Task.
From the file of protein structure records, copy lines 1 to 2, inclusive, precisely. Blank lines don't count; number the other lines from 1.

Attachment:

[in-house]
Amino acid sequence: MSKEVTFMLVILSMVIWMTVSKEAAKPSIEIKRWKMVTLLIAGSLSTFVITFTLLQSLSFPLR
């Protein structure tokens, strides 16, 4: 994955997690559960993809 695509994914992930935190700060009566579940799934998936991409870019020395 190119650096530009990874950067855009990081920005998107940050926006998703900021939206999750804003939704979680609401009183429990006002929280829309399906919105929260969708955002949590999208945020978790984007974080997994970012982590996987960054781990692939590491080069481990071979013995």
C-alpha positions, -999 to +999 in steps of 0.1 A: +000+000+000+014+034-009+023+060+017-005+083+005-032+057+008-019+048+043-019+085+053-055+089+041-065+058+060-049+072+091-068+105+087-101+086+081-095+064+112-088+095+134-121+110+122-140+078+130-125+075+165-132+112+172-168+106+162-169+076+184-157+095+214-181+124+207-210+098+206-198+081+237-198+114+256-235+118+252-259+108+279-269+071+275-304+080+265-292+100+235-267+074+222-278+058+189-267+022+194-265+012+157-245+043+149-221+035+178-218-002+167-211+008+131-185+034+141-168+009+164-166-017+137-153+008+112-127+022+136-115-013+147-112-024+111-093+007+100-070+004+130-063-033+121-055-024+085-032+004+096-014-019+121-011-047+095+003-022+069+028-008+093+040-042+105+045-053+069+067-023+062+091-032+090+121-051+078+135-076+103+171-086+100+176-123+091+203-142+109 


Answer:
[in-house]
Amino acid sequence: MSKEVTFMLVILSMVIWMTVSKEAAKPSIEIKRWKMVTLLIAGSLSTFVITFTLLQSLSFPLR